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The Commissioner of Income-tax, Faridabad Versus M/s Rashtriya Vikas Party, Faridabad

2015 (9) TMI 501 - PUNJAB AND HARYANA HIGH COURT

Speaking order - excess exemption of income under Section 13A claimed by assessee as per AO - CIT(A) allowed assessee claim do confirmed by ITAT - Held that:- According to the revenue, the assessee had initially claimed that the books of account were lost and the same were not produced on that count. Lateron, the books of account were recovered. However, no date and time etc. were given as to when they were lost and when they were recovered. The entirety of the facts were required to be gone int .....

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being a reasoned order as enunciated by the Apex Court in M/s Kranti Associates Pvt. Ltd's case [2010 (9) TMI 886 - SUPREME COURT OF INDIA] - Decided in favour of revenue. - ITA No. 8 of 2015 (O&M) - Dated:- 11-8-2015 - MR. AJAY KUMAR MITTAL AND RAMENDRA JAIN, JJ. For The Appellant Mr. Tajender K. Joshi, Advocate For The Respondent Mr. Vineet Garg, Advocate AJAY KUMAR MITTAL, J. 1. This appeal has been filed by the revenue under Section 260A of the Income Tax Act, 1961 (in short the Act ) agains .....

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was processed under Section 143(1) of the Act on 31.3.2006 and the case was selected for scrutiny. During the course of assessment proceedings, the Assessing Officer found that the party received donation of ₹ 3,90,75,102/- against which the assessee had claimed expenditure of ₹ 3,81,33,355/-. The assessee had claimed the excess of the two as an exemption of income under Section 13A of the Act. The assessment was completed at a total income of ₹ 2,93,06,330/- on 28.12.2007 (Ann .....

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al. Hence, the present appeal by the revenue. 3. Learned counsel for the appellant submitted that the Tribunal while reversing the findings of the Assessing Officer and the CIT (A) had not passed the reasoned speaking order which is the mandate as laid down by the Hon'ble Apex Court. 4. On the other land, learned counsel for the assessee supported the order passed by the Tribunal. 5. After hearing learned counsel for the parties, we find merit in the submission of learned counsel for the rev .....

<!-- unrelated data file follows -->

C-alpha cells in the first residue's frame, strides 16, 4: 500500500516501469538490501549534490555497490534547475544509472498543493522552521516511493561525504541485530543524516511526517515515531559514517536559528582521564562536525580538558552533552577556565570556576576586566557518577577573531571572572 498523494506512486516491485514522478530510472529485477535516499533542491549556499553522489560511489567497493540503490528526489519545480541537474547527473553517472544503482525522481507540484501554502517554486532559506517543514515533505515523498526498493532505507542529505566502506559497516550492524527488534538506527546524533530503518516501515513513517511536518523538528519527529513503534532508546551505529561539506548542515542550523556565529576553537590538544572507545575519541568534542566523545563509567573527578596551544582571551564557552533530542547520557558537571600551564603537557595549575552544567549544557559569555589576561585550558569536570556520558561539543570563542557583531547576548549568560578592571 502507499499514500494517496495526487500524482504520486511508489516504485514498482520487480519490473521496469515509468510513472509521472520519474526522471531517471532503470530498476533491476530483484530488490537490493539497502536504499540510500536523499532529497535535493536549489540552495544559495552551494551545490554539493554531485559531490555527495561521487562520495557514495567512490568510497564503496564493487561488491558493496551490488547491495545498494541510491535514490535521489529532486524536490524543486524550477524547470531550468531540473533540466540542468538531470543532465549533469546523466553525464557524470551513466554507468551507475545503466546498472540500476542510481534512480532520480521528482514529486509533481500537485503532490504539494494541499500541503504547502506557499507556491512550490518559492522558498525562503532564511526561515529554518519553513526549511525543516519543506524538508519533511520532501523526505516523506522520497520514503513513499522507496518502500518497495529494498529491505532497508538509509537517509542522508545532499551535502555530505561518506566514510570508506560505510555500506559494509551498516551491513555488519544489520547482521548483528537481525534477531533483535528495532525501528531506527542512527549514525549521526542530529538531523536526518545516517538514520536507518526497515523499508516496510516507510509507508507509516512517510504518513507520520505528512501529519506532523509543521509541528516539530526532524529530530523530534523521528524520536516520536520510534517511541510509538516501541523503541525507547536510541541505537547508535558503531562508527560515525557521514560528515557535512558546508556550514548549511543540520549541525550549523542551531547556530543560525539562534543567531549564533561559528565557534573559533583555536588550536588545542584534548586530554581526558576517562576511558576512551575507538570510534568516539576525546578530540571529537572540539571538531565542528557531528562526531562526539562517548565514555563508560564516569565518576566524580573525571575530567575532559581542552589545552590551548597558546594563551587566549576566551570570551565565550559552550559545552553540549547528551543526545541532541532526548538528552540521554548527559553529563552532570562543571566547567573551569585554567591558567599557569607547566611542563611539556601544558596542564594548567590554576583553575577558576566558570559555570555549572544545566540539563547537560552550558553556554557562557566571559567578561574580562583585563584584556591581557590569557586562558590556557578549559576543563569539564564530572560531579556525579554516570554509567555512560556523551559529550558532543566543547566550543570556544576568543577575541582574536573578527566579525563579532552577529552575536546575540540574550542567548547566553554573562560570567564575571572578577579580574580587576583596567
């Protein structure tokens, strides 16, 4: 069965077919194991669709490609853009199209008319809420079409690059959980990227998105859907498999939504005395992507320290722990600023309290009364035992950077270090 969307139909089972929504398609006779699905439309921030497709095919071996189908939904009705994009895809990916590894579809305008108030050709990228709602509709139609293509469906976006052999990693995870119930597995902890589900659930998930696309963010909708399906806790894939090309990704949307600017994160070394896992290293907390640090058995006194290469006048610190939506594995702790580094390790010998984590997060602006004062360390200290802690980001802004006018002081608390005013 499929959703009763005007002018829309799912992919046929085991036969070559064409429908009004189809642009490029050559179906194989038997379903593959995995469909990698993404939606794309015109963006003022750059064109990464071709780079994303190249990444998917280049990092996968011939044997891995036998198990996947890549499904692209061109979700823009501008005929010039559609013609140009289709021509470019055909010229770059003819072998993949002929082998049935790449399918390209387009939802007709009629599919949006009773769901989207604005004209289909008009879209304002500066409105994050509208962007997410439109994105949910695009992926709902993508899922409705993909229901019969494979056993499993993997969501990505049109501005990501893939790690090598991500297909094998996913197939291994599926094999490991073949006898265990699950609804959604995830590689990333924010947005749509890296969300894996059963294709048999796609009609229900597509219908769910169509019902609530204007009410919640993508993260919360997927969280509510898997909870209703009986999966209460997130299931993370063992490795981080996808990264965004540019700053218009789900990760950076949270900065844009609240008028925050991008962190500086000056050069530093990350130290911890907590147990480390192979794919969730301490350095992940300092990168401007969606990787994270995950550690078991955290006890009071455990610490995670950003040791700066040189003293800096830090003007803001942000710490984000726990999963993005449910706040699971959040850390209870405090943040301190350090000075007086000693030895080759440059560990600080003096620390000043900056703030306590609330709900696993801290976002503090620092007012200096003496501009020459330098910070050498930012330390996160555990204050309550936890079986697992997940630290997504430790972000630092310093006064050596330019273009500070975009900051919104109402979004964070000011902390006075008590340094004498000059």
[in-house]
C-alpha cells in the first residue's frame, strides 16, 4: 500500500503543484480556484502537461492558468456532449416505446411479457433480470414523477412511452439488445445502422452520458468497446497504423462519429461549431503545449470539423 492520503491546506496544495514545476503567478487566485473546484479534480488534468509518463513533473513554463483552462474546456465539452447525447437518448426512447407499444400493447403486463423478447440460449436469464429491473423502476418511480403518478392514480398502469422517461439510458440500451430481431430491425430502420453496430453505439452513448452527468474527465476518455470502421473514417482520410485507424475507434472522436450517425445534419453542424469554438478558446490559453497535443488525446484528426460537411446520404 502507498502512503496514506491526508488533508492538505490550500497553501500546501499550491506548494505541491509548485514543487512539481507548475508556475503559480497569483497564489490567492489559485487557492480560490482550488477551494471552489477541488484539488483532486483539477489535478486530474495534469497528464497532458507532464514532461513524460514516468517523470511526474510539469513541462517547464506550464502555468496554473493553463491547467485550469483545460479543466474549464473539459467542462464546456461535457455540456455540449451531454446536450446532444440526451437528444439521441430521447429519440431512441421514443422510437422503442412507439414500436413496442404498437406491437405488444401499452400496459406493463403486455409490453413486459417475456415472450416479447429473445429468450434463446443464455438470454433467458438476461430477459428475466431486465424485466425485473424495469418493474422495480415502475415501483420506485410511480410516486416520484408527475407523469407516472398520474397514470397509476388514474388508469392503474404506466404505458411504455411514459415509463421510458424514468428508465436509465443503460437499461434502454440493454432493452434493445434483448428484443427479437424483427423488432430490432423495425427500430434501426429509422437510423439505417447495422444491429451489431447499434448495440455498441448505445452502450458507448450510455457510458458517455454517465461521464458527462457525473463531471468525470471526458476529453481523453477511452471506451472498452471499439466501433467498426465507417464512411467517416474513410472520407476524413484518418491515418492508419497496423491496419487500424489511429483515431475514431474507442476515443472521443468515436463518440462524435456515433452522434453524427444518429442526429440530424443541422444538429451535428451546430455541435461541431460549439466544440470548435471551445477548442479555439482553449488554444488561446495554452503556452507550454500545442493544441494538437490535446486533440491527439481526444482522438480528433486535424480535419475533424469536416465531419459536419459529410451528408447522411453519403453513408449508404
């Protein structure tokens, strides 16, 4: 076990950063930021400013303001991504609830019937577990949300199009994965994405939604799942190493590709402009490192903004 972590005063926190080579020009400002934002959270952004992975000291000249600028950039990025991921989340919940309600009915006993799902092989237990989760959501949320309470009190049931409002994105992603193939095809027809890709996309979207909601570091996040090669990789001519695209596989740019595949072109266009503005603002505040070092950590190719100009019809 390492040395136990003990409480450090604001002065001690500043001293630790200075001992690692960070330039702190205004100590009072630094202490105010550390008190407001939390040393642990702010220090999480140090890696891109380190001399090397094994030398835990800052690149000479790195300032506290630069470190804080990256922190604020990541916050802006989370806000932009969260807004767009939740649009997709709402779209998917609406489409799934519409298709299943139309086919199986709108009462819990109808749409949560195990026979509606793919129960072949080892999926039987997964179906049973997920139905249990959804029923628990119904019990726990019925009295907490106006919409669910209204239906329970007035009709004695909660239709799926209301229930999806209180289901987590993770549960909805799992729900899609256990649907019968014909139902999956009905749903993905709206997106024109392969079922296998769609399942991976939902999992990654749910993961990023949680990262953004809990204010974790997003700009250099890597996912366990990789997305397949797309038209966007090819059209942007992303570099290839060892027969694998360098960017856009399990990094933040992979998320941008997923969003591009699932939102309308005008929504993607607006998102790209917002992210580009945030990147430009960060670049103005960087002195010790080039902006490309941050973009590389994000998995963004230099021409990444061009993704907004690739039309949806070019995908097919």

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ers with errors on the face of the record and pointed out that an order with errors on its face, is a speaking order. (See 1878-97 Vol. 4 Appeal Cases 30 at 40 of the report). 18. This Court always opined that the face of an order passed by a quasi-judicial authority or even an administrative authority affecting the rights of parties, must speak. It must not be like the 'inscrutable face of a Sphinx'. 19 to 50 XX XX XX 51. Summarizing the above discussion, this Court holds: (a) In India .....

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icial or even administrative power. (e) Reasons reassure that discretion has been exercised by the decision maker on relevant grounds and by disregarding extraneous considerations. (f) Reasons have virtually become as indispensable component of a decision making process as observing principles of natural justice by judicial, quasi-judicial and even by administrative bodies. (g) Reasons facilitate the process of judicial review by superior Courts. (h) The ongoing judicial trend in all countries c .....

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his is important for sustaining the litigants' faith in the justice delivery system. (j) Insistence on reason is a requirement for both judicial accountability and transparency. (k) If a Judge or a quasi-judicial authority is not candid enough about his/her decision making process then it is impossible to know whether the person deciding is faithful to the doctrine of precedent or to principles of incrementalism. (l) Reasons in support of decisions must be cogent, clear and succinct. A prete .....

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es from the broad doctrine of fairness in decision making, the said requirement is now virtually a component of human rights and was considered part of Strasbourg Jurisprudence. See (1994) 19EHRR 553, at 562 para 29 and Anya vs. University of Oxford, 2001 EWCA Civ 405, wherein the Court referred to Article 6 of European Convention of Human Rights which requires, "adequate and intelligent reasons must be given for judicial decisions". (o) In all common law jurisdictions judgments play a .....

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